Reality TV star Kim Kardashian found herself caught up in an unlikely international art smuggling row Tuesday involving an ancient Roman sculpture that was imported to California under her name.
US prosecutors last week called for the statue fragment - which was seized at a Los Angeles port in 2016 - to be forfeited and returned to Italy, citing an Italian archaeologist who found it saying the piece had been "looted, smuggled and illegally exported."
Court documents said the consignee and importer name was listed as "'Kim Kardashian dba Noel Roberts Trust' in Woodland Hills, California" and referred to an invoice "for the sale of the defendant statue by Vervoordt to Noel Robert Trust, dated March 11, 2016."
The Noel Roberts Trust is an entity linked to real estate purchases and sales made by Kardashian and her estranged husband Kanye West in the United States.
Axel Vervoordt is a Belgian art dealer who was responsible for the decoration of Kardashian's mansion near Los Angeles, according to the Artnet News website.
But a spokeswoman for Kardashian on Tuesday dismissed US media reports tying the reality star to the statue, telling AFP they did not contain "accurate information."
"We believe that it may have been purchased using her name without authorisation and because it was never received (and) she was unaware of the transaction," the spokesperson said in a statement emailed to CNN. "We encourage an investigation and hope that it gets returned to the rightful owners."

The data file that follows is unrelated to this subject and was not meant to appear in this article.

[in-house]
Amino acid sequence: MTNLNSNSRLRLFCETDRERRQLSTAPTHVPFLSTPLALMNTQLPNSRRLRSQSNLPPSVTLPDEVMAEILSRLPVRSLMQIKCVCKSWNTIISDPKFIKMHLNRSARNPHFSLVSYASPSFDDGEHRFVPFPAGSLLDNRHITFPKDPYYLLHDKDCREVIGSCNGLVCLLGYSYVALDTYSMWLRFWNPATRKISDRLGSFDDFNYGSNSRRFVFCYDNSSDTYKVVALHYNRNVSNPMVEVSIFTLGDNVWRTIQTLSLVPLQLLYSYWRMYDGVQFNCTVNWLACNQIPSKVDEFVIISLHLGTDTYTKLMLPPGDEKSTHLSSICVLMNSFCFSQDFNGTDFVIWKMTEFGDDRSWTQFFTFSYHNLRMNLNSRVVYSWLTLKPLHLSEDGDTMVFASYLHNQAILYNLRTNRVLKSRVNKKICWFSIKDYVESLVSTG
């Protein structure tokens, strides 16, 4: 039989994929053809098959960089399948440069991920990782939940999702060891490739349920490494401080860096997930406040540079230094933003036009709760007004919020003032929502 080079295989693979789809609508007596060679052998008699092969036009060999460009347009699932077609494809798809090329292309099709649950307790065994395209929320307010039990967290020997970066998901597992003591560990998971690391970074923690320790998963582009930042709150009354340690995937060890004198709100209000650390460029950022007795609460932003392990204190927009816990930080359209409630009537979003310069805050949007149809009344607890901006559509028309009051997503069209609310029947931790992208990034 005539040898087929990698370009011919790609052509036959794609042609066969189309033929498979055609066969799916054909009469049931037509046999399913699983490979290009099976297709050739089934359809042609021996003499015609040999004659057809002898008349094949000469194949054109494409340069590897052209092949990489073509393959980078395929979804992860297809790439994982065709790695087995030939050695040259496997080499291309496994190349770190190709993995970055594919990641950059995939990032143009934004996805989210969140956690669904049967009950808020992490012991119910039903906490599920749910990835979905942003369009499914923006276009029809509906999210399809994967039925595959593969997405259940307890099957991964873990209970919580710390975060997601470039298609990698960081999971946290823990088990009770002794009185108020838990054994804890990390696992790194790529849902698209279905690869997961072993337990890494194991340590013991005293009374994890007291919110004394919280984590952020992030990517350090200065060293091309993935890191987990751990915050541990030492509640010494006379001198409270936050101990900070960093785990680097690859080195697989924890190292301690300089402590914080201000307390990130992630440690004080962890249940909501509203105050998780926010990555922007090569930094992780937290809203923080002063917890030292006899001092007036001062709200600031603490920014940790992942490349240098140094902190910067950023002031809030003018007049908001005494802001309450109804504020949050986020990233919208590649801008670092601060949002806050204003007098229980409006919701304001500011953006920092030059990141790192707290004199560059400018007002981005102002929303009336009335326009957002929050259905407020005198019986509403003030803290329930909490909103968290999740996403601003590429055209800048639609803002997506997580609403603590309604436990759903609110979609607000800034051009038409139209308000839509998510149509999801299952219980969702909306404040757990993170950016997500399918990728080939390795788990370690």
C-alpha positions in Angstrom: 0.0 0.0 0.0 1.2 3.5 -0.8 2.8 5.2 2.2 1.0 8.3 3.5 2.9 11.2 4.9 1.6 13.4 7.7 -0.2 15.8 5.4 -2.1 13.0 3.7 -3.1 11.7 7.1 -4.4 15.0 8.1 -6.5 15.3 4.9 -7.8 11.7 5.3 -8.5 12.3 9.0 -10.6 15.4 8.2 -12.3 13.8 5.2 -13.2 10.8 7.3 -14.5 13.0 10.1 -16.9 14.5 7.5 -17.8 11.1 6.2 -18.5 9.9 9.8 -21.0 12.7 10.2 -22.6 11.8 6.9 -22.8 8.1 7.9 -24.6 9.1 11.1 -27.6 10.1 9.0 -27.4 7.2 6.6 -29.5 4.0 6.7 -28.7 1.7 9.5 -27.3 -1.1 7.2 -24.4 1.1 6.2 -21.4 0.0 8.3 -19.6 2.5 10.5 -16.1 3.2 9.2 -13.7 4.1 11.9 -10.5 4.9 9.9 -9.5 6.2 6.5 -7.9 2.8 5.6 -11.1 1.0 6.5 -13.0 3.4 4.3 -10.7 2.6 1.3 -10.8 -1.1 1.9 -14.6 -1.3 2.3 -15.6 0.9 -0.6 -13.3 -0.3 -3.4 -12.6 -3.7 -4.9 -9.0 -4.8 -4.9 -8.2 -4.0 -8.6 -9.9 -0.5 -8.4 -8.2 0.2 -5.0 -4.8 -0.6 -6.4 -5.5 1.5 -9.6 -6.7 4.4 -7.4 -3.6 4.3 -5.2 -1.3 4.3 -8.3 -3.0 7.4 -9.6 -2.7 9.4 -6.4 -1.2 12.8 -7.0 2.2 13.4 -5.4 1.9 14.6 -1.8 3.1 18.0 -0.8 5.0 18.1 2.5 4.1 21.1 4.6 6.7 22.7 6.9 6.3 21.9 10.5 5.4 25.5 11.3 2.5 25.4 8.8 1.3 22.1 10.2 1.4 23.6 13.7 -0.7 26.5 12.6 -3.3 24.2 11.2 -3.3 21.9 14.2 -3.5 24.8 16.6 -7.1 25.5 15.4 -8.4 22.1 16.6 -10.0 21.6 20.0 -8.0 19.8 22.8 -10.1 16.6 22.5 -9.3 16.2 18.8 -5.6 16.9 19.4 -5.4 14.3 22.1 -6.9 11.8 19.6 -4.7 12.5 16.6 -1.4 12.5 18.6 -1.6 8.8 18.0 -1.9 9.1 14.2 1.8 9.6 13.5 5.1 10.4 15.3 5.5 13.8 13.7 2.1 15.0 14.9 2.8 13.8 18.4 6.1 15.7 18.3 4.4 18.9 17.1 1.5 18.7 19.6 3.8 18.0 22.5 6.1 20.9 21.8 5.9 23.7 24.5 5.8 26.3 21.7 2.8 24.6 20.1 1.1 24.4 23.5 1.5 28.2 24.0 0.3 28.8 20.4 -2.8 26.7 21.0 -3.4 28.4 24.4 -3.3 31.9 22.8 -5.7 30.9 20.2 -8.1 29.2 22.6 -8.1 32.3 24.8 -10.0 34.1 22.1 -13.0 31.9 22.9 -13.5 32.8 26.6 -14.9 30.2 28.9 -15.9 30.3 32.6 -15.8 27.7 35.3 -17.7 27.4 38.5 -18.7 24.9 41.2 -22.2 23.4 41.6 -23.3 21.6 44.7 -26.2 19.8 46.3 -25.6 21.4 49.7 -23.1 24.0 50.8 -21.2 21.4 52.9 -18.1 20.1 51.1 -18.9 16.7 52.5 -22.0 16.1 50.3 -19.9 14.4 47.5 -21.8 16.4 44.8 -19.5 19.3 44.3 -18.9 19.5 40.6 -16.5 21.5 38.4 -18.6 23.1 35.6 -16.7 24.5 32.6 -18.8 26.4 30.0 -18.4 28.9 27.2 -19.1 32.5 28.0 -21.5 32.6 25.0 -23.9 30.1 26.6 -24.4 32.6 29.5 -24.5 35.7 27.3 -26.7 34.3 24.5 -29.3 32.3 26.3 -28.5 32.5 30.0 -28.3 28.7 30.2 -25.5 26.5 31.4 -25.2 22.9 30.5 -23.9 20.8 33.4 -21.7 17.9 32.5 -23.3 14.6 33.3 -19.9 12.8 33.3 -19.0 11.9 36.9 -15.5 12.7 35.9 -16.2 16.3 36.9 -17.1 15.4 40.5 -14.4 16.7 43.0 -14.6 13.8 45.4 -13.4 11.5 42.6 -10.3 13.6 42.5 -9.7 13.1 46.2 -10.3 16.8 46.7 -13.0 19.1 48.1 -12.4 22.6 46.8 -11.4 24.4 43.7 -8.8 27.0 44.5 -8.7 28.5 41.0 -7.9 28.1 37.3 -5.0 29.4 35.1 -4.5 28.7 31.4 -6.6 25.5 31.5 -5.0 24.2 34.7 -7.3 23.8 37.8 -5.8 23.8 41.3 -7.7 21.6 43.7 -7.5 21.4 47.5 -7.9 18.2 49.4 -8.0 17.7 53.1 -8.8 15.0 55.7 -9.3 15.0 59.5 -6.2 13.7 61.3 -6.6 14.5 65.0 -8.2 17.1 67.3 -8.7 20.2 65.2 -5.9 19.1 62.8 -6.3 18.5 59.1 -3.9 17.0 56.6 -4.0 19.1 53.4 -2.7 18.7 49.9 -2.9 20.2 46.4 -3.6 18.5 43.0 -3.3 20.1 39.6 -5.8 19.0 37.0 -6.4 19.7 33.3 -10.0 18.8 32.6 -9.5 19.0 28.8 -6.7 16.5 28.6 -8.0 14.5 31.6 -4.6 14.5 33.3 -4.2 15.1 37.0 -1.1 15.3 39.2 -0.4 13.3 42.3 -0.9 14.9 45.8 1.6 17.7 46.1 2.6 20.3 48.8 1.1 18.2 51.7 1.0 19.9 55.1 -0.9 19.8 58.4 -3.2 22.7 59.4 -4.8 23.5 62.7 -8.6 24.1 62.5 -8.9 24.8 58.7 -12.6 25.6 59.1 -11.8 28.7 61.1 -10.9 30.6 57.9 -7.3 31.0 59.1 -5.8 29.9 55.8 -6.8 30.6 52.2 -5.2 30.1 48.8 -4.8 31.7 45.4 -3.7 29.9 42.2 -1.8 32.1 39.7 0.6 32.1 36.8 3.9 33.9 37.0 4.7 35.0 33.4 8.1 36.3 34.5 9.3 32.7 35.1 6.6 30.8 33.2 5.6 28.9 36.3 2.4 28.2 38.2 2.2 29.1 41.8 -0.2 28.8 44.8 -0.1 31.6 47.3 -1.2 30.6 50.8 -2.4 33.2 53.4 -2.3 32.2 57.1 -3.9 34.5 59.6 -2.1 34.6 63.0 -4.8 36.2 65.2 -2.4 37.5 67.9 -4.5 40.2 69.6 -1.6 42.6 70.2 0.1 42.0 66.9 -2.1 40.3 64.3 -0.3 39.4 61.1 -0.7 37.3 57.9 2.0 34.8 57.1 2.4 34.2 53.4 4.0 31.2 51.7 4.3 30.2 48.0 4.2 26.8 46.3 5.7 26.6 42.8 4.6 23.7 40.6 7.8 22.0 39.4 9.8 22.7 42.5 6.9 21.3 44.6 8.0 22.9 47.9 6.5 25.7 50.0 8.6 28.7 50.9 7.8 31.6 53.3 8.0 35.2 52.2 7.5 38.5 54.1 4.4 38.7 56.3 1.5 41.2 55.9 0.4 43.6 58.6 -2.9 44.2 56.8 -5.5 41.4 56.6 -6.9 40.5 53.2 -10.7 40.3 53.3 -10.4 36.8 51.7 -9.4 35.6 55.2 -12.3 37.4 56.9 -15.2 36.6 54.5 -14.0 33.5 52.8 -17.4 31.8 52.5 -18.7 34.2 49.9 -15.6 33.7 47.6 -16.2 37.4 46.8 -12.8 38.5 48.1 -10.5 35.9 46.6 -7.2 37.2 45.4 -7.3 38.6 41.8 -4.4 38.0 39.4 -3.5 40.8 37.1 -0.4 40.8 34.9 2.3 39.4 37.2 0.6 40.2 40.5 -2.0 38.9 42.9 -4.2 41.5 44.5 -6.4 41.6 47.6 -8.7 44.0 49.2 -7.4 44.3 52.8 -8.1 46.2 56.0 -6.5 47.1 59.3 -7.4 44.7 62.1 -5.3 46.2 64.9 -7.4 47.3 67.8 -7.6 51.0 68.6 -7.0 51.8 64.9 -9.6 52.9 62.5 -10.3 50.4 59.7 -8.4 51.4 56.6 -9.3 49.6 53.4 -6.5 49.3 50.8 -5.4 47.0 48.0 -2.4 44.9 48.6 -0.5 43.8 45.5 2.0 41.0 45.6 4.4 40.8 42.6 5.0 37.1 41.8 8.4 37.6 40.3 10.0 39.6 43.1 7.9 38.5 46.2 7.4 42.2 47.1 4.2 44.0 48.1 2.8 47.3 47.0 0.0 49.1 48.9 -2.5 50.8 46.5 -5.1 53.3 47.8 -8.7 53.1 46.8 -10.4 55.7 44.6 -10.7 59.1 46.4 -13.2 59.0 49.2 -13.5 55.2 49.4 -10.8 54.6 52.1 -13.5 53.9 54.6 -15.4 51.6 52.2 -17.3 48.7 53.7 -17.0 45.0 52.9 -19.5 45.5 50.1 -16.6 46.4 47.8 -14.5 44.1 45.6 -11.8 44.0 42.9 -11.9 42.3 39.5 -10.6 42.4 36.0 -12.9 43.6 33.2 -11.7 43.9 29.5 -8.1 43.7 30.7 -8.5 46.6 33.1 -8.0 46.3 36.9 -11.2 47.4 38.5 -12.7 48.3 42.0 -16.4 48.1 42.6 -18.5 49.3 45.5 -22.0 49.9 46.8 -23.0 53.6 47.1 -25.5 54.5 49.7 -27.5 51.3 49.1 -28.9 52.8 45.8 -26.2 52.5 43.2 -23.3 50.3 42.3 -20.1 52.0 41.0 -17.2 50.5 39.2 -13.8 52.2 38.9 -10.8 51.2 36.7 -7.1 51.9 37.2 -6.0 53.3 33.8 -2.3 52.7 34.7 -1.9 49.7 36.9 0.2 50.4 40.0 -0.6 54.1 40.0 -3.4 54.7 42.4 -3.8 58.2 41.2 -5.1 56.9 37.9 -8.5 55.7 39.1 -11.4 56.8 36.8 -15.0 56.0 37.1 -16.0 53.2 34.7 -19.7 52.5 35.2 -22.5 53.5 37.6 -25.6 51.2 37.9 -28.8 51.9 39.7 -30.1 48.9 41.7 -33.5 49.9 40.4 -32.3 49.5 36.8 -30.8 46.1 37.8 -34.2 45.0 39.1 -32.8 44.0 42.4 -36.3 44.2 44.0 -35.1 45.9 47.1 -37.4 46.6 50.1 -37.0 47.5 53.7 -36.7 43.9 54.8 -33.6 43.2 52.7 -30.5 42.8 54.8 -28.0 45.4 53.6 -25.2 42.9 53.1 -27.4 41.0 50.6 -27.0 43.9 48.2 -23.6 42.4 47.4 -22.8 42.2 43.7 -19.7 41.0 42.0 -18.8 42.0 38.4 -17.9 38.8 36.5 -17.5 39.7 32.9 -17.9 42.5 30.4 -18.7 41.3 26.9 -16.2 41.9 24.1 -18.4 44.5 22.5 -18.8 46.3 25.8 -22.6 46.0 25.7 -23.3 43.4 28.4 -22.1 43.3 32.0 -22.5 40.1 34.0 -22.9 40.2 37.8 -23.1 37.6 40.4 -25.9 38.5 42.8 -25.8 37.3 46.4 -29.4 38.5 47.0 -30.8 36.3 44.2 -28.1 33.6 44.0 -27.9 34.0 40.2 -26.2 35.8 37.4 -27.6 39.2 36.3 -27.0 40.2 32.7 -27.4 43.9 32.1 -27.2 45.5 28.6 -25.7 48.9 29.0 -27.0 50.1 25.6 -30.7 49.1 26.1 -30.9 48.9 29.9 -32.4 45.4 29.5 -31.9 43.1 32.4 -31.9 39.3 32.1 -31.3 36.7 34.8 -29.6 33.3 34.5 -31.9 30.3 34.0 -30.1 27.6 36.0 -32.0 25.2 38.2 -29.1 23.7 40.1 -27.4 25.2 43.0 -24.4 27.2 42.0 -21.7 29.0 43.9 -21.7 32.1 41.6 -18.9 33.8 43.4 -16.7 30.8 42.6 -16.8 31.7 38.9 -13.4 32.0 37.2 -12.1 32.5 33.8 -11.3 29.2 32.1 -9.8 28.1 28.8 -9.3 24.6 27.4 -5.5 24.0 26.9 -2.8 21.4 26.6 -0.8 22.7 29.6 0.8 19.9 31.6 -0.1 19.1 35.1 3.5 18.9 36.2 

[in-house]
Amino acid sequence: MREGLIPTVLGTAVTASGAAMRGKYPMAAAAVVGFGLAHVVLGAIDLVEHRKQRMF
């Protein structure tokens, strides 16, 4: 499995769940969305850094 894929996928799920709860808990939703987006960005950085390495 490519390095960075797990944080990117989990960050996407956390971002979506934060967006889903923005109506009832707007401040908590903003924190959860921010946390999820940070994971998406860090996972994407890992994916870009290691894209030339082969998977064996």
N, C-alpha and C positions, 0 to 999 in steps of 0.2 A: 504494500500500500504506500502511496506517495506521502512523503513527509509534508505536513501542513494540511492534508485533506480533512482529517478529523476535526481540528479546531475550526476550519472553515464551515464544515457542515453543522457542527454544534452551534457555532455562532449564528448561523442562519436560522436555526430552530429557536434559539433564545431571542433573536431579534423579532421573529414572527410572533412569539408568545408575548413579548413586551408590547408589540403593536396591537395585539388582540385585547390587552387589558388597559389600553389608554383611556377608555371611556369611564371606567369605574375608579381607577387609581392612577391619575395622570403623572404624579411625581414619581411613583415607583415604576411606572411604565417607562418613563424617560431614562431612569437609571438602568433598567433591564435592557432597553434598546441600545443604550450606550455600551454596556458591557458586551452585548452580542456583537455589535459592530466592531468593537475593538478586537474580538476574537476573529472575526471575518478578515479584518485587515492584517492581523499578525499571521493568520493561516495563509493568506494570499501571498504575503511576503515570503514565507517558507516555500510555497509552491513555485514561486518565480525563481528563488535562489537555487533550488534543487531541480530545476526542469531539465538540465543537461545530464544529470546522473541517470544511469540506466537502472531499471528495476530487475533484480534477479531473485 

The statue itself - referred to as "Fragment of Myron Samian Athena" - is thought to date to the early- to mid-Roman Empire, and depicts a person's lower half.
The Italian archaeologist who studied the statue declared it "of classical Peplophoros style... which represents a copy of an original Greek sculpture."
It was seized at the Los Angeles port in May 2016 as part of a larger 5.5-ton (5 000 kg) shipment worth $745 000 (about R10 million), on suspicion, it could be "protected cultural property from Italy" in violation of a law requiring proper documentation for importing rare archaeological items.
Deepening the mystery, prosecutors said the invoice provided to them by the customs broker for the fragment's previous 2012 sale to Vervoordt by a gallery in Paris appeared to refer to a different statue entirely.
Vervoordt did not immediately reply to AFP's request for comment.
(With inputs from Agence France-Presse)